“20 Questions” Get-Acquainted Team Building Activity

Source:

Cox, Kathryn J. (editor) 1979, revised 2005. “20 Questions” Get Acquainted Team Building Activity. Columbus, OH: OSU Extension.

The original source of this activity is unknown. Variations have been published in several compilations of team building and group training exercises. However, versions were used as early as the 1960’s in Ohio 4-H camp programs and conference sessions. This activity has been used successfully in Ohio’s State 4-H Leadership Camp Staff Orientation, and by the counselors with their camper groups, each year since 1979.

 Objective:

As a result of participating in this activity, group participants learn each other’s names and get to know each other at a deeper level in a shorter period of time than is often possible with other types of group introductory activities.

Time Required: At least 15-20 minutes for the question & answer portion, plus 5 minutes for processing/ reflection at the end. If time is limited or groups are very large, divide participants into sub-groups of 10 to 25 people per group. It also works well to divide this activity into shorter rounds of questions & answers between other activities.

Directions:

        • Have participants seated or standing in a circle, so that everyone is facing everyone else.

        • Use the 20 questions listed below to begin the activity, or use other questions of your own.

        • Ask the first question, and ask for a volunteer to answer first. The first volunteer should say his/her full name, and then respond to the question. After the first person gives his/her response, the next person in the circle says his/her name and responds to the same question. After the second person has responded, the third person responds, and so forth until all participants have said their names and responded to the question.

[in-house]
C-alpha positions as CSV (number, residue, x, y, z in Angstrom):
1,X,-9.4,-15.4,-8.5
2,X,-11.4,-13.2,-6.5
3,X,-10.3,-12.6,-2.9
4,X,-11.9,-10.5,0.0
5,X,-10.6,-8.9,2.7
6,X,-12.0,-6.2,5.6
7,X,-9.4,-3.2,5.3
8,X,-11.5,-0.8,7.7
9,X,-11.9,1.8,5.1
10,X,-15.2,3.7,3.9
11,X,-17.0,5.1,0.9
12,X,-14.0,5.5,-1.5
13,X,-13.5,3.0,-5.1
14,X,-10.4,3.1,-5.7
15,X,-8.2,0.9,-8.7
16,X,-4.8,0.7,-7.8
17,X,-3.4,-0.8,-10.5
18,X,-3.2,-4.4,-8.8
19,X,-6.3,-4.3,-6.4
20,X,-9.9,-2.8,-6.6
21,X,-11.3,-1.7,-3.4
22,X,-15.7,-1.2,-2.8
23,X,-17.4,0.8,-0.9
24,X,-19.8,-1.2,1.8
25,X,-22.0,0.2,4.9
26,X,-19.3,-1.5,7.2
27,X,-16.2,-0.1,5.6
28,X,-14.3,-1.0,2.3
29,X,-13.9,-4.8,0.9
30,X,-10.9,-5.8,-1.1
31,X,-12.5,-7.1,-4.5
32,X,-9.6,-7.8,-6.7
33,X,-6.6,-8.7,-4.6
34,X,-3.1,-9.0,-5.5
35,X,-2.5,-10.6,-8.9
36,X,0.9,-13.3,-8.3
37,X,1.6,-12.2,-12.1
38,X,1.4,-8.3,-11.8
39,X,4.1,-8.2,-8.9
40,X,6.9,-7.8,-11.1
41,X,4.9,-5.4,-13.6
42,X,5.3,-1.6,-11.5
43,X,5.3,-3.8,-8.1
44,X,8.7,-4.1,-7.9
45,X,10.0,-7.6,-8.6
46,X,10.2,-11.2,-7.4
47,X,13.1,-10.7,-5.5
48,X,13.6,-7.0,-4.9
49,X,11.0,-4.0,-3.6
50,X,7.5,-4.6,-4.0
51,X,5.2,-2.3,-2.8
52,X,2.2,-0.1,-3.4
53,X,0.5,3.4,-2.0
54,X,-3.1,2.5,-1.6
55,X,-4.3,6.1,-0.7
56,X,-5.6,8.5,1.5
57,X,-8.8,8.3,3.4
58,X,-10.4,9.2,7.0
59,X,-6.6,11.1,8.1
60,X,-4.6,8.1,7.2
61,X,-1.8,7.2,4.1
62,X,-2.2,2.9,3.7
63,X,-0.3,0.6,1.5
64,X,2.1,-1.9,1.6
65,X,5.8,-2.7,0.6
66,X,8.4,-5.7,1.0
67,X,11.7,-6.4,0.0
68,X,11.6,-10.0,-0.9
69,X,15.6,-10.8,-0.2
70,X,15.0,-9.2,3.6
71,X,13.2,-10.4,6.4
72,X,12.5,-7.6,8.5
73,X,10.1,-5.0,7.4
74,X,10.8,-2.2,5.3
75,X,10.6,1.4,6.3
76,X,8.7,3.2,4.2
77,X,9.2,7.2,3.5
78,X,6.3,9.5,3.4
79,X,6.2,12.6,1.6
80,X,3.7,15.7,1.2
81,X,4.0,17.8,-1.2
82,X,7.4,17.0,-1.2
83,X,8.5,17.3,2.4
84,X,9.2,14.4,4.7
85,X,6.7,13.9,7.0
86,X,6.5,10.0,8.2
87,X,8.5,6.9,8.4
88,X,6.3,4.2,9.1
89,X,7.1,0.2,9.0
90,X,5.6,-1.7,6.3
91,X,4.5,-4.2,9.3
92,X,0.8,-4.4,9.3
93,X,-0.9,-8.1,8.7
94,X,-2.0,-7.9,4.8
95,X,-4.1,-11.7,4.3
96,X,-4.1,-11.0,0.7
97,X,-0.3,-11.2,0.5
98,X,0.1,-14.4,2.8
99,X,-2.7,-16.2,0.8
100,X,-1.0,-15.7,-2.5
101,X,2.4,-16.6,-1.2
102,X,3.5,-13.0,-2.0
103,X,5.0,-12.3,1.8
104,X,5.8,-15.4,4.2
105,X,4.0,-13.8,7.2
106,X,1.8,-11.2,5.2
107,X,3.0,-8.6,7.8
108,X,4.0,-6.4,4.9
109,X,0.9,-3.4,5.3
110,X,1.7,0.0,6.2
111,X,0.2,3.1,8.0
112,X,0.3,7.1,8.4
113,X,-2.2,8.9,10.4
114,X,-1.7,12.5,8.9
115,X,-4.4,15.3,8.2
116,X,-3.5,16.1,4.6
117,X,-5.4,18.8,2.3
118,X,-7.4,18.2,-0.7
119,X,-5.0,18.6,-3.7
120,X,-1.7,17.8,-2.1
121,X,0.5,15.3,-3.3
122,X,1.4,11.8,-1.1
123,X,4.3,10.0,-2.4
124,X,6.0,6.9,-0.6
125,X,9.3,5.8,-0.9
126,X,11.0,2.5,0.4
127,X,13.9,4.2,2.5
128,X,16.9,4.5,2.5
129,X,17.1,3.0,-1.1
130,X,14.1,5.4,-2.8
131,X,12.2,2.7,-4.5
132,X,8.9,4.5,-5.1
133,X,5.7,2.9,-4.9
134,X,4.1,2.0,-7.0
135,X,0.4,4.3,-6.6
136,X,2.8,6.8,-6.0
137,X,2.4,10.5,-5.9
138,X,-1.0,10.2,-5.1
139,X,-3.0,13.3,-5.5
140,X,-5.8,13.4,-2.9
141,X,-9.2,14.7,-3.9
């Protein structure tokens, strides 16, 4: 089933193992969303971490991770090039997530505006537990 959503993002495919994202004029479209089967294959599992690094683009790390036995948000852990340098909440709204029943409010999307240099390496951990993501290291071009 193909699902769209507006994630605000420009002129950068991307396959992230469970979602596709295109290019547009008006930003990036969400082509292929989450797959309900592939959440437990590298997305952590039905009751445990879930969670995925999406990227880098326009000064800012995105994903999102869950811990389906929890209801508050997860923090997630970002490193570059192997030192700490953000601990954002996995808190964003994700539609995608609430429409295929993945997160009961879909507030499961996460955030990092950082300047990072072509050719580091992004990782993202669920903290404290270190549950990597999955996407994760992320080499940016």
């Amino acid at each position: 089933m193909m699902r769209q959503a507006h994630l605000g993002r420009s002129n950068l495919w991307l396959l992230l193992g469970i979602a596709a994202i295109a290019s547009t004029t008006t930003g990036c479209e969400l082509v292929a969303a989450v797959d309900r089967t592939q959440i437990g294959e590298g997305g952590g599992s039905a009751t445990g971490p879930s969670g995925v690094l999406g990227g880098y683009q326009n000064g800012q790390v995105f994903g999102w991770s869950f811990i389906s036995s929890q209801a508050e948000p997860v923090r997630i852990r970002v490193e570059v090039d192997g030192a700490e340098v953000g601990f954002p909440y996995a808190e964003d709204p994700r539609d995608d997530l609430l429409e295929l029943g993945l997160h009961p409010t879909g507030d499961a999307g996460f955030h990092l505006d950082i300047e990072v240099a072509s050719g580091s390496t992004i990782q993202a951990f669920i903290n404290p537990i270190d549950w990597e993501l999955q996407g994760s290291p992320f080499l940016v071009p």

• Repeat the process with as many other questions as time permits.

        • End the activity and evaluate how well the objective was accomplished by asking several of the reflection items. Ask all participants to quietly think to themselves how they would answer as each reflection item is asked, Then ask a few volunteers to share their responses with the group. The reflection/processing is the most important part of the activity. It allows participants to “process” and evaluate what they did in the activity, and to realize how they and the group benefited and the extent to which they achieved the objective.

20 Questions:

 1. Where are you from, and what are one or two things you like about it?

 2. What is the best program on television? …Or what book would you recommend to your friends?

 3. What hobbies, sports, or other leisure time activities do you enjoy most?

4. If you could have anything you wanted for supper, what would be on the menu?

5. What do you want to be doing ten years from now?

6. What do people like most about you? …least about you? …what image would you like to portray?

7. What one day in your life would you like to live over?

 8. Who was your best friend in the fourth grade, and why?

9. What is the greatest problem in the world?

10. In what ways are you like your grandparents? …different from them?

11. What is one of the most creative things you’ve ever done? …one of the most silly things?

12. If you knew you only had six months to live, how would you spend your remaining time?

13. What living person (not related to you) do you most admire?

14. If you could invent or discover one new thing, what would it be?

15. What is the best piece of advice you have ever received?

16. If you could go anywhere on earth for a two-week vacation, where would you go? Why?

17. What are one or two things you like about your family?

18. In what ways do you hope your life as an adult is similar to and different from your parents’ lives?

19. When do you feel most lonely? …happiest?

20. What is one thing about you that you have not shared yet, that others would find interesting?

Reflection/Processing Items: (Important! Be sure to ask several of these questions at the end of the activity.)

1. About which person did you learn the most? …the least?

2. Which people do you hope to get to know better? Why?

3. Which answer surprised you most?

4. Which person do you think/feel is most like you? Which seems least like you?

5. In what ways did this activity help you get acquainted with other group members?

6. Is it important to take time to get to know other people in your groups and teams? Why or why not?

7. If you use this activity as a leader with another group, what will you do similarly or differently?

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